Acton Institute Powerblog

Don’t Cry For Che Guevara

Share this article:
Join the Discussion:

Cuban–American author Humberto Fontova has a new book out titled, Exposing The Real Che Guevara and the Useful Idiots Who Idolize Him. Che worship is something I have been fascinated with for quite some time, especially among the young Americans who are hyper consumers. Investor’s Business Daily ran an interview of Fontova concerning his new book on July 10 and here are some essential quotes by Fontova from the interview.

“My dad doesn’t like to take orders. There’s this myth that anyone leaving Fidel Castro’s revolution had to be a millionaire, a gangster or a crook. All he wanted was to not be a slave.”

“Cuba in 1961 had 6.3 million people. According to Freedom House, 500,000 Cubans have passed through Cuba’s prison systems, proportionately more than went through Stalin’s Gulag. At one time in 1961, 350,000 Cubans (were) jailed for political crimes and 1 out of 18 Cubans was a political prisoner.”

“He had an arrogant nature. I interviewed people who visited him and tried to save their sons from firing squad executions without trial. He liked to toy with them. He liked to pick up the phone in front of weeping mothers and bark out, “Execute the Fernandez boy right now!”

“They have big notions, especially the young kids who see Che as a hero — that he is a revolutionary, that he fought “The Man.” No, sir, I say, he was “The Man” that rebellious people fought against. You got it completely backwards.”

The disinformation out there about Che is staggering. Che was unsuccessful leading Marxist revolutions in Africa and Latin America, so much so Fidel Castro sent him on a suicide mission. He was a tyrant and murderer. And even one book against one tyrant and murder is a book against all of them.

Religious Cubans also suffer from the oppression of a hostile regime just 90 miles from the American shore. If the Che t-shirt culture reminds of us anything it’s the fact and sadness of the billions of people who live under totalitarian oppression are often forgotten. Unfortunately the evil Stalinist – Che ideology is not just forgotten but knowingly and sometimes unknowingly propped up by copycat consumers. In fact the National Council of Churches and other like minded organizations have defended and propped up Castro’s Cuba.

In contrast Representative Ileana Ros-Lehtinen (R-FL) said, “We must stand with the oppressed rather than their oppressors and defend human dignity by supporting those who toil for freedom.”

Ray Nothstine is opinion editor of the the North State Journal in Raleigh, North Carolina. Previously, he was managing editor of Acton Institute's Religion & Liberty quarterly. In 2005 Ray graduated with a Master of Divinity (M.Div) degree from Asbury Theological Seminary in Wilmore, Ky. He also holds a B.A. in Political Science from The University of Mississippi in Oxford.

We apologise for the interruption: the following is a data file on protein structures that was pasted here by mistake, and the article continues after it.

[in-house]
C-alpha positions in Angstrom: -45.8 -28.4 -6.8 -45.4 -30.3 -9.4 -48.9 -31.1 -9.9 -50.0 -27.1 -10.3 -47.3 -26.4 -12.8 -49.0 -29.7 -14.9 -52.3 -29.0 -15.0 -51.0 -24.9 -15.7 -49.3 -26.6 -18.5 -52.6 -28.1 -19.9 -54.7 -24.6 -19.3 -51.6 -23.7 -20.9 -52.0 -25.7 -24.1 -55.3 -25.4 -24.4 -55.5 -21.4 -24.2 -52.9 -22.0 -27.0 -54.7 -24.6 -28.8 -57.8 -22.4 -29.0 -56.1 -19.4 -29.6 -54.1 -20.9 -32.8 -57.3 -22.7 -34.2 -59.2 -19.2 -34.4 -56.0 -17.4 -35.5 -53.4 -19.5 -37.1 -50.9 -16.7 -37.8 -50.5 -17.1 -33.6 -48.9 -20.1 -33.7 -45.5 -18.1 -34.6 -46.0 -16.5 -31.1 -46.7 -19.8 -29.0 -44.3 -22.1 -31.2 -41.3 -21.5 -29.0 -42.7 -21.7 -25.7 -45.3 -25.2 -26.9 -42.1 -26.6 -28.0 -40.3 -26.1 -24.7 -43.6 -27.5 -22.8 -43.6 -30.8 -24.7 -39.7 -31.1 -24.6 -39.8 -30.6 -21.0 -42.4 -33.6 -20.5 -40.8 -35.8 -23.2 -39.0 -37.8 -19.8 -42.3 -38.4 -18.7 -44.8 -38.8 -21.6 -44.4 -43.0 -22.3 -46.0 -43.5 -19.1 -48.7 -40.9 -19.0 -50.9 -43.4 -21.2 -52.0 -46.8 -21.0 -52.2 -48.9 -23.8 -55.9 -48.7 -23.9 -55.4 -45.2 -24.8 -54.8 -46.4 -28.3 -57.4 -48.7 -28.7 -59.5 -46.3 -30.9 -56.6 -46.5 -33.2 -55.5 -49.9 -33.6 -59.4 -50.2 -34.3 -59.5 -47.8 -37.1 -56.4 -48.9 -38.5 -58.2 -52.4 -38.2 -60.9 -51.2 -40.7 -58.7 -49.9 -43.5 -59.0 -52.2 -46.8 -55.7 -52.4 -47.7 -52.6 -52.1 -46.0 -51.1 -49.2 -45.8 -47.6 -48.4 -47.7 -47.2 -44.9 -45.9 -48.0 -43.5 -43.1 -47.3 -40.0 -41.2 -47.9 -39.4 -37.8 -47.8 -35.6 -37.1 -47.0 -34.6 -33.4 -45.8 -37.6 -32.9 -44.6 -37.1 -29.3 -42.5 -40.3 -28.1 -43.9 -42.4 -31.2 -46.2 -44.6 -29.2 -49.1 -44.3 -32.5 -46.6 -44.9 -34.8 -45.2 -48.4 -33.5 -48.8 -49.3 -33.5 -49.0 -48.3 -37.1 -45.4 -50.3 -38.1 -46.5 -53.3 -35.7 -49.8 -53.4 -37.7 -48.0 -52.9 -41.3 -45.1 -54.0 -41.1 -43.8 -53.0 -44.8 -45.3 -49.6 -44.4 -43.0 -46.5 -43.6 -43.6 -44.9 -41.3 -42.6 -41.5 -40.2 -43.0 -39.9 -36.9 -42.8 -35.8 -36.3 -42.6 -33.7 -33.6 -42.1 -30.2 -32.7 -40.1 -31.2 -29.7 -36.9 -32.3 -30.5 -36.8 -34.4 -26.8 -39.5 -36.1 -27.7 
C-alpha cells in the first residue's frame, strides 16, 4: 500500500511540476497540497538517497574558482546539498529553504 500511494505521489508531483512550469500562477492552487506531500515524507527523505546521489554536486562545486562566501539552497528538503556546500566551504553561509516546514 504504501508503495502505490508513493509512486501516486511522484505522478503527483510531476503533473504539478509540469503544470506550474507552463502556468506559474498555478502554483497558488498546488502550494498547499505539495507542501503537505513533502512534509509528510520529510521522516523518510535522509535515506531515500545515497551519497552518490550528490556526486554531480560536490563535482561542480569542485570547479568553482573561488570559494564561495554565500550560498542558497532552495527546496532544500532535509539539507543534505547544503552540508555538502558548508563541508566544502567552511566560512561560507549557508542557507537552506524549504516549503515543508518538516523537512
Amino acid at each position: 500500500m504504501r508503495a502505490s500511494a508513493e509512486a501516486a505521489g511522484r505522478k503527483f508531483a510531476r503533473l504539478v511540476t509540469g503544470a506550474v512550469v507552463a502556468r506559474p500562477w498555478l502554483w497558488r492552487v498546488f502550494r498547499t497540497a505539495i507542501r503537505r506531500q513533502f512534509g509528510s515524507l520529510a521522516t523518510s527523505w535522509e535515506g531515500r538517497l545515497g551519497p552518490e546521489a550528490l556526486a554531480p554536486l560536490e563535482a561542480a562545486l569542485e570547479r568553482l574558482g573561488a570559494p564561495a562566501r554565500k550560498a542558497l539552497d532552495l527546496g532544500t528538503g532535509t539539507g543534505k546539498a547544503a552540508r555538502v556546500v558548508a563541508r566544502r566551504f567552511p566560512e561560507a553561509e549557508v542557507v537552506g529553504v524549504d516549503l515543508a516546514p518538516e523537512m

• leena kilani

    allow me to say : you can’t think right.
    when someone says that he can insure your life is gonna be like others ; that’s a good person.
    when someone say that no one will be poor ; that IS a GREAT person and i would be a follower to that person .
    as long as they can guarantee I will not be poor or in need for charity and we all would be even and nobody is gonna take my rights away .
    though it has some faults it is better than what is going on now !!!

  • His Excellency

    You, sir, are clearly parroting Castro dictatorship propaganda, which is not surprising, seeing that Fidel Castro, himself, once said, “Propaganda is the heart of our struggle. We must never abandon propaganda.” Anyway, you are clearly wrong about Che, Castro and Cuba, both pre-Castro and contemporary. For starters, under Batista, there was no massive illiteracy nor was there massive starvation. Yes, Batista was politically corrupt, but that did not affect Cuba’s socioeconomic structure during the 1950s. The reality was that in a mere fifty years since a war of independence that cost Cuba nearly a fifth of its population, Cuba managed nearly 80% literacy. In fact, education was over a fifth of Cuba’s budget during the 1950s. So not only were a majority of Cubans literate before Castro, but they were also free to read any material without censorship from the government, which they can’t do now. Also, a UN report from 1957-1958 noted that Cubans consumed around 83 lbs of meat by average annually, making Cuba the third-largest protein consumer in Latin America. By contrast, since 1962, a Communist-mandated food ration system for all citizens in Cuba has daily food rations that are smaller than the rations that the Spanish monarchy mandated that Cuban slaves had on a daily basis in 1842, at a time when Cuba was a Spanish colony. And Che did not only execute 100 “Batista men”. He executed around 14,000 innocent Cubans, most of whom had no connections to Batista. In fact, many of those Cubans murdered by Che even fought against Batista. So it’s ridiculous to say that opposition to Castro and Che automatically means pro-Batista. Under the Castro dictatorship, during the 1960s alone, there were 500,000 political prisoners in Communist Cuba’s prison system. This was out of a then-total country population of 6.4 million. That meant that one in fifteen Cubans was a political prisoner. So please stop the Communist revisionist propaganda.